confirm the obtained results the two sites binding pharmaceutical 3.3. Molecular modelling
model was also applied.59 It gave us the maximal number of In order to rationalize the reaction stoichiometry, type of
bound complexes per mol of the enzyme for each binding site inhibition, inhibitory potency and location of potential binding

Table 1 Binding parameters for the interaction of Na/K-ATPase with selected complexes obtained applying two sites binding and the Scatchard model

Method AuCl4 AuCl2(dmso)2 AuCl2bipy PtCl2(dmso)2
Two sites binding N1 0.83  0.17 1.11  0.09 0.99  0.07 1.96  0.90
N2 1.36  0.24 3.05  0.05 3.47  0.47 5.16  0.17
Kd1 (M1) (1.38  0.48)  108 (4.03  0.52)  109 (4.70  0.48)  107 (3.44  0.48)  107
Kd2 (M1) (2.55  0.15)  107 (1.45  0.19)  106 (6.33  0.33)  105 (7.73  0.25)  105
R2 0.9940 0.9950 0.9970 0.9915

Scatchard Ntot 2.4 4.5 4.15 6.2

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by calculating the values of the electrostatic surface potential

on the van der Waals radius (ESP), volumes and surface areas
(Table 3).50 Taking into account the hydrolysis of Pt(II) and
Au(III) chloro complexes in the working mixture,42,56 the
[MeCln(OH)pL] species (Me is the metal ion, L is the mono-
dentate or bidentate ligand (dmso or bipy), n and p are the
numbers of Cl or OH ligands) were considered in the
following studies and the results are presented in Table 3.
The replacement of chloro with hydroxo ligands in the
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coordination sphere of metal ions induced the decrease of

electronic density on both metal centres and consequently
the increase of ESP values. Hence, the Pt(II) ion in the
[PtCl2(dmso)2] complex has a more negative ESP value than
the Au(III) ion in the [AuCl2(dmso)2]+ complex. The neutral
Fig. 4 Lineweaver–Burk linearization of Michaelis–Menten curves, in the
charge of the [PtCl2(dmso)2] complex in synergism with the
absence and presence of the investigated complexes. suitable ESP value of the Pt(II) ion could facilitate the inter-
action of this complex with positively charged amino acid
residues in its environment. On the other hand, these inter-
Table 2 Parameters of Na/KATPase inhibition induced by the selected actions are weaker in the case of the positively charged Au(III)
Au(III) and Pt(II) complexes complex due to the lower ESP value of the Au(III) ion and the
Complex Km (mM) Vmax (mM h1 mg1) Ki (M) increased repulsion force between them. Based on these results
the binding of the Au(III) complex in the vicinity of the
Control 0.81  0.15 0.0959  0.0069 —
[AuCl4] 0.34  0.01 0.0361  0.0004 3.66  107 negatively charged amino acid residues is expected.
[AuCl2(dmso)2]+ 0.33  0.04 0.0343  0.0019 3.42  106 Au(III) complexes with bipyridine or dimethyl sulfoxide
[AuCl2bipy]+ 0.44  0.07 0.0509  0.0026 5.97  105 ligands have higher surface areas and volumes than the hydro-
[PtCl2(dmso)2] 0.67  0.09 0.0786  0.0040 2.36  105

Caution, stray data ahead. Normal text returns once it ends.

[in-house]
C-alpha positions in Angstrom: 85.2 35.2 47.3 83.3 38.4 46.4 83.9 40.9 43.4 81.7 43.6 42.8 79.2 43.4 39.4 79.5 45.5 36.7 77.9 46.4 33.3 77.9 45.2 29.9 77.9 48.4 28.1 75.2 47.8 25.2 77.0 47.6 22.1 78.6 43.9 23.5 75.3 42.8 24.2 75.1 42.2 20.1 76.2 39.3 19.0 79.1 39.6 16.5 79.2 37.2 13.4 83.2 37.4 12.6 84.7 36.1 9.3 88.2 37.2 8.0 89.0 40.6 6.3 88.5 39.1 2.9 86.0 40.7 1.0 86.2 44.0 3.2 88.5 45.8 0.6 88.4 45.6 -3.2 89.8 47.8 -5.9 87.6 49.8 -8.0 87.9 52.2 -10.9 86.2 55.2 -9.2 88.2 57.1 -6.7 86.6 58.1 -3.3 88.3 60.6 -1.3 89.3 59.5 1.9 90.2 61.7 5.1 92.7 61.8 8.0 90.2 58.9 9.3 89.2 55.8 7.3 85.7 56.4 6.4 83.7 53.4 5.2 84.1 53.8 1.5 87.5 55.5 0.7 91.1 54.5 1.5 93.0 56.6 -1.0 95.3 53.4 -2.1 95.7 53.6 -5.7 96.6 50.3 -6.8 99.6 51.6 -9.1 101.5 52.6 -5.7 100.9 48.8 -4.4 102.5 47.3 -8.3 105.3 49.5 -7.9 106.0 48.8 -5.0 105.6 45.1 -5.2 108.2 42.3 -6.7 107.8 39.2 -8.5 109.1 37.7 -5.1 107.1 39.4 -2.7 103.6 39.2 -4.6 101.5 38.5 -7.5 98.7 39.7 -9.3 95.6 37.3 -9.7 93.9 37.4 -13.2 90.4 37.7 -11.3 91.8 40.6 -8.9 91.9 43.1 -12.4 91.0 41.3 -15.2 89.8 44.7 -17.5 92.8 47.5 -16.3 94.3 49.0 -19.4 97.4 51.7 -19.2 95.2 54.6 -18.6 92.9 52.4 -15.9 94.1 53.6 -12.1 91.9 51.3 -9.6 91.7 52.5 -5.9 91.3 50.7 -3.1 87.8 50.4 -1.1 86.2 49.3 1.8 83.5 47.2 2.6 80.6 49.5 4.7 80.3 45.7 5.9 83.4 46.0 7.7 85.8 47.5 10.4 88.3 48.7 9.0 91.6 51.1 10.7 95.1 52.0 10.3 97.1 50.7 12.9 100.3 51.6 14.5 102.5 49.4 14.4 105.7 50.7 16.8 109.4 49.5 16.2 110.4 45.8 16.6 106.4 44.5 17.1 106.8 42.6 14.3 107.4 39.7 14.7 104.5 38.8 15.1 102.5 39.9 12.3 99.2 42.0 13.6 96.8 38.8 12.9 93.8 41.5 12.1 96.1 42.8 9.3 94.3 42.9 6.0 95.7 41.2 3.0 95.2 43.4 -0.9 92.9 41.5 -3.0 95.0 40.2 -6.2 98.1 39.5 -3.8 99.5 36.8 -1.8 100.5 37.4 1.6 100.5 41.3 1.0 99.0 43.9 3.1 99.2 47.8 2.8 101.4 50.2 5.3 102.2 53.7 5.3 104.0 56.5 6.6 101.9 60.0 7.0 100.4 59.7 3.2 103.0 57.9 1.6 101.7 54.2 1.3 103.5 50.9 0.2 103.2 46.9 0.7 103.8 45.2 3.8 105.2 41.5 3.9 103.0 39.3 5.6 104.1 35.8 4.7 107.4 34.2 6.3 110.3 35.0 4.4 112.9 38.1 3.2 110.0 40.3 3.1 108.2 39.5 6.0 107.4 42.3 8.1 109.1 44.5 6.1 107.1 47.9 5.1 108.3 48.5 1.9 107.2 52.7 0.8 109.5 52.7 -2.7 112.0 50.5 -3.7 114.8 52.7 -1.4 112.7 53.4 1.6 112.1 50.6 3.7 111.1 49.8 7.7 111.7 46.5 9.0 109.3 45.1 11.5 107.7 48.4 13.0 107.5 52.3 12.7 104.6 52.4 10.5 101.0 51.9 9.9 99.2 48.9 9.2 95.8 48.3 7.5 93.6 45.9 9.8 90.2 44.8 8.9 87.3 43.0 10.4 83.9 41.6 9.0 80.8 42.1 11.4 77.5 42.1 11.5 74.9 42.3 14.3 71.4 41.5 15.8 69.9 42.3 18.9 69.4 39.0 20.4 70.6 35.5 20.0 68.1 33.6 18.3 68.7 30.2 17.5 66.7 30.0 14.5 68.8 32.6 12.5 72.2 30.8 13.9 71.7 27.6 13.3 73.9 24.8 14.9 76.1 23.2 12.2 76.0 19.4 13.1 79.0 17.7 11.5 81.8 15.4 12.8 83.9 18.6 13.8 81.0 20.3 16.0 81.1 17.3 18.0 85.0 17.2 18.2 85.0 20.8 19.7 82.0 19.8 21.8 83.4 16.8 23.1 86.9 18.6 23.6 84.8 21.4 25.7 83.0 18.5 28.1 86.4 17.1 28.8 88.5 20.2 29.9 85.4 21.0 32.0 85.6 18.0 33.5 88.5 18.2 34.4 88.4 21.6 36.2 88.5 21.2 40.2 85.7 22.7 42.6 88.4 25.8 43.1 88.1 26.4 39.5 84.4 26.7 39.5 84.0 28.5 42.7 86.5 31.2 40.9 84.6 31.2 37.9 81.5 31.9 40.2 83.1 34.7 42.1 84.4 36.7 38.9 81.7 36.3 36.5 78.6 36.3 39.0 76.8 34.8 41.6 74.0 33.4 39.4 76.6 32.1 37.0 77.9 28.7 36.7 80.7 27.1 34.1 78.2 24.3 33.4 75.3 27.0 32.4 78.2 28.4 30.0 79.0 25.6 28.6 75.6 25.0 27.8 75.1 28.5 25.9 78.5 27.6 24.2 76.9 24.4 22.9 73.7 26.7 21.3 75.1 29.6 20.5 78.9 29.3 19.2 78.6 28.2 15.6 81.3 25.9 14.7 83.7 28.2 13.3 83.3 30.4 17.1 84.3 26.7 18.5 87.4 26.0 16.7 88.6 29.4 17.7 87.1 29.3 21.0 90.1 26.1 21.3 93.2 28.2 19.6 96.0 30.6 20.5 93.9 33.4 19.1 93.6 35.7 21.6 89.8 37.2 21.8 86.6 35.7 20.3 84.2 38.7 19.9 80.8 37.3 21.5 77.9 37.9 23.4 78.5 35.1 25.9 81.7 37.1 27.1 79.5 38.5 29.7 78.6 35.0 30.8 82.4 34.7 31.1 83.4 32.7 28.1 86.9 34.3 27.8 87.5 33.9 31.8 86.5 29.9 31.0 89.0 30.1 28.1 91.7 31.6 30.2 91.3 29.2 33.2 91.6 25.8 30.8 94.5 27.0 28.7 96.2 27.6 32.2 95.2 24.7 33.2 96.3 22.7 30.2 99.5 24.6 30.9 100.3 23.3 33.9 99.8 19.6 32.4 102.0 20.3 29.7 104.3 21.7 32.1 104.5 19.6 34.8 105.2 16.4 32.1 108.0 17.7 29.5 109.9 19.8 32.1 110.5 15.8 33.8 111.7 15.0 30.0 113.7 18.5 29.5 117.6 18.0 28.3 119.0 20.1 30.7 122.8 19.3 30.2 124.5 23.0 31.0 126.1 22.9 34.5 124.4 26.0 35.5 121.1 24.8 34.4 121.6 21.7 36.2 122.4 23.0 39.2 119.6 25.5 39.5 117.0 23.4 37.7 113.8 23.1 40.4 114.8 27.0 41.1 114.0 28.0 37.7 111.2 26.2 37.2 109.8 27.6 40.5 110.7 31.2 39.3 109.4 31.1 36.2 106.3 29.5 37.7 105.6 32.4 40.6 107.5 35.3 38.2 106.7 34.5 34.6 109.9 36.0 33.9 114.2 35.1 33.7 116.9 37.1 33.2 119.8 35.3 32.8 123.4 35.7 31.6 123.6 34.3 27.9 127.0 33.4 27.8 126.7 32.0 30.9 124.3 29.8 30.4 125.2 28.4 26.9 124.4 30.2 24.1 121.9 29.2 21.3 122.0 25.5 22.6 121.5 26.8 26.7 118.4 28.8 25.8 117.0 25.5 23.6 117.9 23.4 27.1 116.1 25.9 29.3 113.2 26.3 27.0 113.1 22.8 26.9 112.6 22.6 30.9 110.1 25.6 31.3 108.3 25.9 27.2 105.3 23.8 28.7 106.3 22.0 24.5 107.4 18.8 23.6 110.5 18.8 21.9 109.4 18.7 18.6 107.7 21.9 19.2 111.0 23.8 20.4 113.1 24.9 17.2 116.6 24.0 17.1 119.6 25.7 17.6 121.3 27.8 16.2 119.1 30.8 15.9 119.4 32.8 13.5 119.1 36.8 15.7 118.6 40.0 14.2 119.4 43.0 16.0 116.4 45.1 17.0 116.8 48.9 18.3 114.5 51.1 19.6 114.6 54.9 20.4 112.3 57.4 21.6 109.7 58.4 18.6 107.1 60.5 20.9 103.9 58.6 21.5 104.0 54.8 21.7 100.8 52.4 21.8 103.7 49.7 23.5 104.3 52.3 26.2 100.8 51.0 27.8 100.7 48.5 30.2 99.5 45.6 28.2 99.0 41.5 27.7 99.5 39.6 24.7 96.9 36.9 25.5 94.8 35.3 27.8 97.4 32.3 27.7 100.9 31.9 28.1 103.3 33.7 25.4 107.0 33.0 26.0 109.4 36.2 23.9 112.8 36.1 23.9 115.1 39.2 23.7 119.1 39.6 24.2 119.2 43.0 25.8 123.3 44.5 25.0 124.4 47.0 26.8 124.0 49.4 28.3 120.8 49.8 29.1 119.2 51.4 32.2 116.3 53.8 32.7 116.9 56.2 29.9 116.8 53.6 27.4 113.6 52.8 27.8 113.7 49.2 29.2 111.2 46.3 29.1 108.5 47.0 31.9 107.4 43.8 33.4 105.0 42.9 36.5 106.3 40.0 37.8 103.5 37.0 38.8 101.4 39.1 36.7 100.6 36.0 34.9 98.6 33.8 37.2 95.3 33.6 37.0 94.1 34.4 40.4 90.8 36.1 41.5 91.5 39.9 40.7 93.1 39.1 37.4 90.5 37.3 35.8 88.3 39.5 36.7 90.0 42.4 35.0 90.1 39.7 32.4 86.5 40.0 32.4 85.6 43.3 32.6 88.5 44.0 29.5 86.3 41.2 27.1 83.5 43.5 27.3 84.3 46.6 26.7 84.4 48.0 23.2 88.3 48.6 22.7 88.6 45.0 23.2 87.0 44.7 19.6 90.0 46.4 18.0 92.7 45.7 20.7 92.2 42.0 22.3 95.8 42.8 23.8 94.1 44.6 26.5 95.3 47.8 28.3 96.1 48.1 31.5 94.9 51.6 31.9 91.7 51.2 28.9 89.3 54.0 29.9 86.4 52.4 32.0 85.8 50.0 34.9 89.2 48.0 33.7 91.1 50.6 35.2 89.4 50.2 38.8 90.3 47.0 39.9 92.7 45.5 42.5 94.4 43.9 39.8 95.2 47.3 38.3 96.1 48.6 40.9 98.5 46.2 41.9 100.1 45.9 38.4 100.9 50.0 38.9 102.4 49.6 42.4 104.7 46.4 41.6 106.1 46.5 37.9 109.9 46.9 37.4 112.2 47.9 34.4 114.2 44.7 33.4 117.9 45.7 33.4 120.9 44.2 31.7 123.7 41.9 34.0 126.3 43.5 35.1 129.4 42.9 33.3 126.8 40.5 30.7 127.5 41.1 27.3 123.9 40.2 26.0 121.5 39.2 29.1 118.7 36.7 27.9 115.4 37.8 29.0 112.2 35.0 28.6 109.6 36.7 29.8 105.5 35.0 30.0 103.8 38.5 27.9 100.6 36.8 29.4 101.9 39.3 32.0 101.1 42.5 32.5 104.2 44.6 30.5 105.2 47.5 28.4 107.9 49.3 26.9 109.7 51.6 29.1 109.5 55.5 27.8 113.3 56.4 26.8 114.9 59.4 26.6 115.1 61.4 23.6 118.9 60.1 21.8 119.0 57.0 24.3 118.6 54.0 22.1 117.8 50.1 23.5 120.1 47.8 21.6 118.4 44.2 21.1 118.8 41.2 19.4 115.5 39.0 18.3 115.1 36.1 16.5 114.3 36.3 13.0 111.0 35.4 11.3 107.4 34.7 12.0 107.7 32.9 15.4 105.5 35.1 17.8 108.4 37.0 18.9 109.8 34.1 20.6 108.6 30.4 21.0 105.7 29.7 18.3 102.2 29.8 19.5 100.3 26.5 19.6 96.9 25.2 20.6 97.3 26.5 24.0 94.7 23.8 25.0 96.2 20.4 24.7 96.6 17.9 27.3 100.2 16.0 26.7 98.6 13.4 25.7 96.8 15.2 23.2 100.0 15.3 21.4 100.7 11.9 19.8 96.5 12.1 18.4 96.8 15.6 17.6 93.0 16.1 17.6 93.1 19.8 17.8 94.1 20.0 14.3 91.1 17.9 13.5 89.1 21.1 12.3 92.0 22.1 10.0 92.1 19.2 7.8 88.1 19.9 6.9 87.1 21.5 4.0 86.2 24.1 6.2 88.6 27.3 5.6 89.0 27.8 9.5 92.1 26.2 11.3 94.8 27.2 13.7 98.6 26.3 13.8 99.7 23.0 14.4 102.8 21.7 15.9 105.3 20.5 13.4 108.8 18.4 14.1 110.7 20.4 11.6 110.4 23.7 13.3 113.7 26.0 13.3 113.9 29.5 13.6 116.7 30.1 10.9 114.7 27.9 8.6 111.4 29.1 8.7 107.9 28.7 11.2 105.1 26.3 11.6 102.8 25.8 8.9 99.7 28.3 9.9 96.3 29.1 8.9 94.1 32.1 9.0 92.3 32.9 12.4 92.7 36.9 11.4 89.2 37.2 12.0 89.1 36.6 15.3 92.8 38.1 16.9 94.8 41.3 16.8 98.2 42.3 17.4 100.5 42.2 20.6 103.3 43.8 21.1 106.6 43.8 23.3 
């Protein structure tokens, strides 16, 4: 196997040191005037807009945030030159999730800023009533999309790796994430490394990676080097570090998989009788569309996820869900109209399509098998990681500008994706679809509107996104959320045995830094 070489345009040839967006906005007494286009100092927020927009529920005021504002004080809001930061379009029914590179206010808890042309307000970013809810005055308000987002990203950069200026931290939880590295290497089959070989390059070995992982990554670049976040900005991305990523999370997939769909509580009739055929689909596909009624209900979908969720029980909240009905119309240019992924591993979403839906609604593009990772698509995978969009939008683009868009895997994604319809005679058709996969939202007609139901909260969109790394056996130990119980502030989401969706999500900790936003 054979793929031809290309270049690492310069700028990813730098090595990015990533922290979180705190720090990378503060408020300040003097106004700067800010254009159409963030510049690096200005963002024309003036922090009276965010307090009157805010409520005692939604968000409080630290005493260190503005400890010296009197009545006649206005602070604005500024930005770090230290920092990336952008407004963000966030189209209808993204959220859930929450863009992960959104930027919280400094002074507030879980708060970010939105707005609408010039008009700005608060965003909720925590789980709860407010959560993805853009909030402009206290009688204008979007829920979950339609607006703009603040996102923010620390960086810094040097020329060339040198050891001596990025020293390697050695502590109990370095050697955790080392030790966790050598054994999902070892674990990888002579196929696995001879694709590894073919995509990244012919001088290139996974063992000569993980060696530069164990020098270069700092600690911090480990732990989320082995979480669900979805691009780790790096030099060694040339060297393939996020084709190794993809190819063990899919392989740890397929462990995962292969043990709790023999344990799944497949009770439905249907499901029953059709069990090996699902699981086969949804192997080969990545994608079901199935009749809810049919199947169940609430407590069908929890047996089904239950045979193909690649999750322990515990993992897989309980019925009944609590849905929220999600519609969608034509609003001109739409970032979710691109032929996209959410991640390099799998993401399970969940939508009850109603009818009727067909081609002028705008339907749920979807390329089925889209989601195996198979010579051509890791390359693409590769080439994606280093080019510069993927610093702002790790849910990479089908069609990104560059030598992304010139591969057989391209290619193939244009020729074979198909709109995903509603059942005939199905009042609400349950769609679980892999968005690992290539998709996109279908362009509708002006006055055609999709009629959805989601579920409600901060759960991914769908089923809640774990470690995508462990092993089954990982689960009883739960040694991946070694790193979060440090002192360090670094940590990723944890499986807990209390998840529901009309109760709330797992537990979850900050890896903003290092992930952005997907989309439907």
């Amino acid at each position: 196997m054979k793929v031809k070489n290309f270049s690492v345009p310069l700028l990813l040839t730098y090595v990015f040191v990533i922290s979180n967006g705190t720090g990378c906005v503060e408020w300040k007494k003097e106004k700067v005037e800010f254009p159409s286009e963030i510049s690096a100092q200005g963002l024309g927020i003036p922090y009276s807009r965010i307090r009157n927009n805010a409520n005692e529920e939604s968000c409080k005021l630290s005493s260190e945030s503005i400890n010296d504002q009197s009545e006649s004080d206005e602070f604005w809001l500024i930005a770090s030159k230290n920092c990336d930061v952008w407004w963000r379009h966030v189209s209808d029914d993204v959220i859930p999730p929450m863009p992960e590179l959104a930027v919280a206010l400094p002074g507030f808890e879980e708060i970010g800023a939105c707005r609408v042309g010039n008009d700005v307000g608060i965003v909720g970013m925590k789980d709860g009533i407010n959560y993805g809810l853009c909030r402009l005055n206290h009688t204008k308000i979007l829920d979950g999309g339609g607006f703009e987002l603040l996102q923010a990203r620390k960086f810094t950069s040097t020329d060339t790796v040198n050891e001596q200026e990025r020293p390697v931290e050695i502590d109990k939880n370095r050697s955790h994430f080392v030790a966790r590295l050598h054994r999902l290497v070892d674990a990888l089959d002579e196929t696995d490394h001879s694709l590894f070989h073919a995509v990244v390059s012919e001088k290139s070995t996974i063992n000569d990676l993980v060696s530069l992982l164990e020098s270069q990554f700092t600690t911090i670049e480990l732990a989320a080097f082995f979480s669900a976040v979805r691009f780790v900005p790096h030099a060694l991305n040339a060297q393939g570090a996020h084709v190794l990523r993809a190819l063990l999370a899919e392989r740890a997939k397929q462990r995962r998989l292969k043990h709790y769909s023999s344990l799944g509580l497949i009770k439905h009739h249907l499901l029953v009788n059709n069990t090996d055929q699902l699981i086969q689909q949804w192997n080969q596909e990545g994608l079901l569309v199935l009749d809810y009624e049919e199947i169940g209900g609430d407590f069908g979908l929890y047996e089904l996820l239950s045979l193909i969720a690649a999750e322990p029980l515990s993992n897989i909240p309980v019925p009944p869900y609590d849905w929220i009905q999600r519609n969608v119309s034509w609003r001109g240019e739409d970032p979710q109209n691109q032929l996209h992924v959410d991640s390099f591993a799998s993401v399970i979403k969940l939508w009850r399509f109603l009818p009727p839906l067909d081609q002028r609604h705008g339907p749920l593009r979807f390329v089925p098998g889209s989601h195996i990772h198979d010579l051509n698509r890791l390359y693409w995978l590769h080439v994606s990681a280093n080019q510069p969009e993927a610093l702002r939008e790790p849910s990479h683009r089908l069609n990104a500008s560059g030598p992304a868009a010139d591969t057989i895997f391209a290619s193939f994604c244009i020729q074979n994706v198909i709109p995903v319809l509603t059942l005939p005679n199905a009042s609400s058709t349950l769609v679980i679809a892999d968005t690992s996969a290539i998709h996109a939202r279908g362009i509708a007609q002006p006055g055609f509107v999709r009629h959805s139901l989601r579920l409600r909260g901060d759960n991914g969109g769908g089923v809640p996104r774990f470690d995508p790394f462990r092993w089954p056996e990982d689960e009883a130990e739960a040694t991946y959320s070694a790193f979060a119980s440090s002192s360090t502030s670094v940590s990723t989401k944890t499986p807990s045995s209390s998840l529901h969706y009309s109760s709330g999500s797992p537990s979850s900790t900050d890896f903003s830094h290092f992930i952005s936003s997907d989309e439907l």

lyzed species of [AuCl4] (Table 3). The bigger size and square
Ki – inhibitory constant. planar geometry of these complexes facilitate the possibility of
achieving contact with a higher number of amino acid residues
sites, computational studies were performed. Since Au(III) and in the binding site of Na/K-ATPase. The values of the surface
Pt(II) chloro complexes undergo stepwise hydrolysis, various area and volumes for Pt(II) complexes with the same ligands as
hydrolyzed species in equilibrium in the reaction mixture are the Au(III) complex are almost equal, indicating that only the
responsible for enzyme inhibition.42,56,61–63 Today it is still con- ligand size affects these parameters (Table 3). Nevertheless, it
troversial whether hydrolyzed forms of anticancer metallo drugs should be noted here that by geometry optimizations it is
are also responsible for the anticancer activity. However, some possible to obtain several optimal structures that correspond
theoretical studies on cisplatin hydrolysis supported the possibility to local or global minima. The geometry of the optimized
of the reactivity of hydrolysis products with the nucleobases.64 structure largely depends on the level of theory and the initial
3.3.1. Theoretical characterization of the investigated com- geometry of the structure used for optimization. Hence,
plexes. The studied complexes were characterized theoretically depending on the method of theory used for optimization of
the complex structure, different values of surface areas and
volumes could be obtained.18
Table 3 Calculated ESP values, volume and surface area for the selected
Au(III) and Pt(II) complexes
Table 4 The distribution of side chain solvent accessibility (in Å2) as a
Metal complex ESP for metal ions Volume (Å3) Surface (Å2)
function of amino acid nature and enzyme conformation
[AuCl2bipy]+ 0.027 208.2 234.2
[AuCl(OH)bipy]+ 0.174 373.6 280.2 Amino acid residues
[Au(OH)2bipy]+ 0.402 369.4 278.9
Conformation Negative Positive Polar Nonpolar Sa (Å2)
[AuCl2(dmso)2]+ 0.009 210.1 257.3 Ion exchange channel